Unlike other Star Wars shows, Andor will focus on using physical scenery and locations rather than computer graphics. The events unfold five years before “Star Wars: A New Hope”. Andor will present many characters from the first days of the Uprising. Cassian Andor, introduced in Rogue One: Star Wars. Judging by the first trailer, Andor already looks better than some earlier “Star Wars” shows, such as “The Book of Boba Fett” and “Obi-Wan Kenobi.” This may be due to the fact that Andor did not use a new computer graphics technology: volume.
The Volume, officially named StageCraft, is a new invention inspired by the use of LED screens during space battle scenes in Rogue One. This prompted Lucasfilm’s Industrial Light & Magic (ILM) division to develop a new type of scenery that surrounds the physical area with 20-foot-high curved LED panels. This set is called The Volume and creates more realistic backgrounds that naturally adjust perspective and lighting when the camera moves. The Mandalorian revolutionized this technology, and every Star Wars show has used “Tom” ever since. However, this may not be a good thing, given that both “Boba Fett’s Book” and “Obi-Wan Kenobi” have been criticized for looking unrealistic or even cheap.
On the contrary, showrunner Tony Gilroy said in an interview that Andor did not use The Volume at all. Instead, Andor was shot mostly on real, elaborate sets or locations around the world. This broke the trend of Disney+ to always use Volume for Star Wars shows, which may be a good thing given the higher quality of Andor’s first trailer. By shooting in real locations rather than relying on computer graphics technology, Andor was able to avoid some common “Volume” issues and use more realistic, immersive scenery.
The Star Wars Show After the Mandalorian Misused the Volume
During the filming of the first season of The Mandalorian, Tom was a new invention that reduced costs, reduced restrictions and depicted stunning scenery. Unfortunately, both The Boba Fett Book and Obi-Wan Kenobi failed to meet the standards of the Mandalorian, creating a backdrop that did not impress the audience. Despite the fact that “Tom” represents a big step forward in computer graphics technology, it has some inherent problems that filmmakers are still trying to overcome. Firstly, one article [via the Daily Dot] notes that the volume reduces the active area on the set. Like the scenery with painted backgrounds, The Volume divides the sound stage into two parts. One section is physical, with real props and scenery where an actor can perform. The second section is a background image shown by a wall of LED panels. This restricts the actors’ movements, encouraging a scene in which the actors do not interact with their entire surroundings. For example, Obi-Wan Kenobi showed a scene on Daiya where Obi-Wan was crossing a busy street, but he didn’t visibly interact with anything in the urban landscape behind him.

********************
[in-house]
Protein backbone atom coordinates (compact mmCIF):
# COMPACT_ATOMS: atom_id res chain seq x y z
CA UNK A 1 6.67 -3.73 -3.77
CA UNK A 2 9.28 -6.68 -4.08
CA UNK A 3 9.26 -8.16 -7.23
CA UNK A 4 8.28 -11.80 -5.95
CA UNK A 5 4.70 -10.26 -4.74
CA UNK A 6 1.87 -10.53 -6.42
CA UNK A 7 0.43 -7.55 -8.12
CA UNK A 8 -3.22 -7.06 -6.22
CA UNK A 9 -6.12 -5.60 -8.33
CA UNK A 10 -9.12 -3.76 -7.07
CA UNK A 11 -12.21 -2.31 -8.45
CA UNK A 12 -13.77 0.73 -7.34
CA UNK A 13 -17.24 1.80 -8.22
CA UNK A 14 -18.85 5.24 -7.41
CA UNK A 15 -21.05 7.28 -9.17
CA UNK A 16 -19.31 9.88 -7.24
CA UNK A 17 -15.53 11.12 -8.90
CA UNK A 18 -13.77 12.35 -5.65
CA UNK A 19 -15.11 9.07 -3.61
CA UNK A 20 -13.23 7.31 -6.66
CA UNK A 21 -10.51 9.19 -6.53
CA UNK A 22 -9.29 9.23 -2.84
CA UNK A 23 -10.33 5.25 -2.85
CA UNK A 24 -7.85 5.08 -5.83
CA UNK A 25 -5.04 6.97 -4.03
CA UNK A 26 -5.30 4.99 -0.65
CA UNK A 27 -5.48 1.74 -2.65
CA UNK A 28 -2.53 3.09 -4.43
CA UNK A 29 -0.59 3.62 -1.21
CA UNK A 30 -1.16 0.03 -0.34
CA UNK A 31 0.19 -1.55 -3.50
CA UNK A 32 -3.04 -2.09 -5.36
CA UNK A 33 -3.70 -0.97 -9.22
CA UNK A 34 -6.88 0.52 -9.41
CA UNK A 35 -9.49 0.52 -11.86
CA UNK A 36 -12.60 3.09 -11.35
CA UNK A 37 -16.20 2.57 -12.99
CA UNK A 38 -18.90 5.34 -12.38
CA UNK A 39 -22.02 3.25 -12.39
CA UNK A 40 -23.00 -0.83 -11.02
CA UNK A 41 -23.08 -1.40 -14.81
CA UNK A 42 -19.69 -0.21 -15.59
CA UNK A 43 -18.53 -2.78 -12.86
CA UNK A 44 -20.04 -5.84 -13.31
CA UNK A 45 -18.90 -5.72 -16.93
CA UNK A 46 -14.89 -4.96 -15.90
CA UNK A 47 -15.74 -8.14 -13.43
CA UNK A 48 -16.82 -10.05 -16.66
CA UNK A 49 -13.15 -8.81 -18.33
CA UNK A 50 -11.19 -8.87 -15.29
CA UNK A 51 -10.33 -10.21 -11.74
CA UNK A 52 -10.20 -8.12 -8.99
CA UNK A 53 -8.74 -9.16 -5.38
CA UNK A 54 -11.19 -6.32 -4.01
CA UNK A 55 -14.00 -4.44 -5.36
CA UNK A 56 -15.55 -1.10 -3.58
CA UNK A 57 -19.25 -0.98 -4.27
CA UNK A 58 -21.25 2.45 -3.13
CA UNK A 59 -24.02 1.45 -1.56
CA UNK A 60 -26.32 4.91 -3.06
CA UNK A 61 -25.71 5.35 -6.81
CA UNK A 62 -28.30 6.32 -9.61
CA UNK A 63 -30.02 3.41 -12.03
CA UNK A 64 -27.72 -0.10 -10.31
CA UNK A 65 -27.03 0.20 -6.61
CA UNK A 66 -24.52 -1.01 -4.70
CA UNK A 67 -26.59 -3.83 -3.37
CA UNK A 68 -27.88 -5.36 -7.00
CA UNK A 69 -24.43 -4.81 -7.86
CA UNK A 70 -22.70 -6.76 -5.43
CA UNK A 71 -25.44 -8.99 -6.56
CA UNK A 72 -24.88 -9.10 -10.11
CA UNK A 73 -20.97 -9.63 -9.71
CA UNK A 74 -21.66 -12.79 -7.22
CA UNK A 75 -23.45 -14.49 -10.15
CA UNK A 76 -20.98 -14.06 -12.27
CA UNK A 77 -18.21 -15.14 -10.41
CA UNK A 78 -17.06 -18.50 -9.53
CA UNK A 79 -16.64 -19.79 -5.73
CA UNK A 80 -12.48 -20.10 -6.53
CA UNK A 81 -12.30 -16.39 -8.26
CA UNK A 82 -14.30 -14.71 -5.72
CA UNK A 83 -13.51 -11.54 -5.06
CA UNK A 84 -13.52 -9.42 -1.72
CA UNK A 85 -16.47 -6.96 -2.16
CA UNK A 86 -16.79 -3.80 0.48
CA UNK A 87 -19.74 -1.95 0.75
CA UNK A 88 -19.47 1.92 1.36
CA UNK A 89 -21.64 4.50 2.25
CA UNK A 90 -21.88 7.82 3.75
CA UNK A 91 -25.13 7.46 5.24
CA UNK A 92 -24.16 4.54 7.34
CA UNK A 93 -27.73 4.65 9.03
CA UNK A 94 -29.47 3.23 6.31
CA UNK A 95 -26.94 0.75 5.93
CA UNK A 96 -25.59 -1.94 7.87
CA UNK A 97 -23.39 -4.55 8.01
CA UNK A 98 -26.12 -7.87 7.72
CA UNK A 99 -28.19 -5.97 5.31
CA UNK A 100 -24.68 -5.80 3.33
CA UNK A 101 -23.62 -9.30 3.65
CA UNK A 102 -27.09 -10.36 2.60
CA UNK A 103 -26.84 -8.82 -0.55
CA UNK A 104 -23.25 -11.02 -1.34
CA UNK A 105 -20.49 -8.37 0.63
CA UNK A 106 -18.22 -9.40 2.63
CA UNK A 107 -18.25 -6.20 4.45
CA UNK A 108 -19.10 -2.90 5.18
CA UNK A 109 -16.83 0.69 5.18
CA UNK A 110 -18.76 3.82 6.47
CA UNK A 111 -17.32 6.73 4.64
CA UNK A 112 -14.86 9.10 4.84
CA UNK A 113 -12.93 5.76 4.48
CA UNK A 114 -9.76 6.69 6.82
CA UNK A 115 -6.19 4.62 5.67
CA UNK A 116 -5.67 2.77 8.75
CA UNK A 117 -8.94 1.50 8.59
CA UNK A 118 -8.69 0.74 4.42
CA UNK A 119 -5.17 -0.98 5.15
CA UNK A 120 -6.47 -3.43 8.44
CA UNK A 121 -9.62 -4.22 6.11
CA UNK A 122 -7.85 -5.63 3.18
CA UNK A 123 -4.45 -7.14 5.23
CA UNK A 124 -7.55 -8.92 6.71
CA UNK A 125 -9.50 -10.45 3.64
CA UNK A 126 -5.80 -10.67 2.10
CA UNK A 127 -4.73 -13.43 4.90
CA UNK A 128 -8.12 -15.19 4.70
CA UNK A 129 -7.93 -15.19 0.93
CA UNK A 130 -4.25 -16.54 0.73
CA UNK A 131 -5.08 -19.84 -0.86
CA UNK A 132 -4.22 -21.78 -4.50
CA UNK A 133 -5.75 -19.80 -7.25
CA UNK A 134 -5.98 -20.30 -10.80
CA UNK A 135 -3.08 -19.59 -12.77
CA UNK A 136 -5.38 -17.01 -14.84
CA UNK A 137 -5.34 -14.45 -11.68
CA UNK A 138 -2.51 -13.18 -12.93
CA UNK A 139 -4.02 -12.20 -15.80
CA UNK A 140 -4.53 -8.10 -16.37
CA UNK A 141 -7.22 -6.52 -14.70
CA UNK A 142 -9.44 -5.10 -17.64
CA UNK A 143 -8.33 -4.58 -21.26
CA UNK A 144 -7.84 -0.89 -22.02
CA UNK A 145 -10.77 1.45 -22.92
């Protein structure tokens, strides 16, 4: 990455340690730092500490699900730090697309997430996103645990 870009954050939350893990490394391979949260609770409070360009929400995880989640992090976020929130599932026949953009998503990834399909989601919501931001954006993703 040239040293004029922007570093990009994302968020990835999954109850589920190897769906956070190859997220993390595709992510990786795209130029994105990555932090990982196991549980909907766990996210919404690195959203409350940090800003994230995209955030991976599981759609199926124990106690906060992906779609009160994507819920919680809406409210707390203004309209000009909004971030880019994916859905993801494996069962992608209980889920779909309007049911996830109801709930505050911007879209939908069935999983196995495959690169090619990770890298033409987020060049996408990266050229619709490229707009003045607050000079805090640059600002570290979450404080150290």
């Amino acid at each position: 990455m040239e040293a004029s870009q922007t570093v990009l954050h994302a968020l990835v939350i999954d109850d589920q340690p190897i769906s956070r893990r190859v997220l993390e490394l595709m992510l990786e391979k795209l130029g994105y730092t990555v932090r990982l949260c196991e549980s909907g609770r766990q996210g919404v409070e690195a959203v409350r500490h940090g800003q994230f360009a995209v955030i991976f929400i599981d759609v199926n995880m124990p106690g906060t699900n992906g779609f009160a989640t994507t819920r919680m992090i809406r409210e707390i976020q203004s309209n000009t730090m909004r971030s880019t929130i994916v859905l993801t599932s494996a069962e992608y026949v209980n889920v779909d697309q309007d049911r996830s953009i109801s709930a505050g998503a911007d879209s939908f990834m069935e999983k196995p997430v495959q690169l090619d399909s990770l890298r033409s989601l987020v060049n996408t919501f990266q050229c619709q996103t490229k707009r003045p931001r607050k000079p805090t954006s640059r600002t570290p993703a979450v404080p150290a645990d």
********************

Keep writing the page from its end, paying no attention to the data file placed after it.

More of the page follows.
Secondly, the volume can create lighting problems for actors in the foreground. Although LED panels emit a certain amount of light, they are often not bright enough depending on the settings. This makes the actors look muted or flat on screen later. For example, the final duel between Obi-Wan and Darth Vader in the final of Obi-Wan Kenobi took place at night on a barren rocky terrain. Because of this, most of the scene was painted in an indistinct gray color, unless the former master and disciple had lightsabers lit. Although this color symbolism corresponded well to the themes of Obi-Wan Kenobi, it also made it difficult to see the actors. Using real scenery or shooting on the spot, Andor will be able to avoid the typical problems with setting and lighting for the “Volume”.
Andor Already Looks Better Than Boba Fett and Obi-Wan Kenobi’s Book
With the release of Andor’s first trailer, it already seems that the upcoming Star Wars show will look better than Boba Fett’s Book and Obi-Wan Kenobi for the final product. While elements such as spaceships would be added with CGI as needed, Andor’s landscapes and interiors were real locations or constructed sets. Many of the sets even had mechanical parts and functions that the actors could use. Thus, Andor’s settings should be more exciting for both the actors and the audience. As for the actors, they could see the world of “Star Wars” around them, rather than imagine it, and interact with their surroundings. For the audience, each frame should look real and mundane, allowing them to fully experience the harsh world of Andor. Although “Volume” is an impressive new technology, the realism and scale of Andor’s trailer have already shown that the Star Wars show is better not to rely entirely on computer graphics.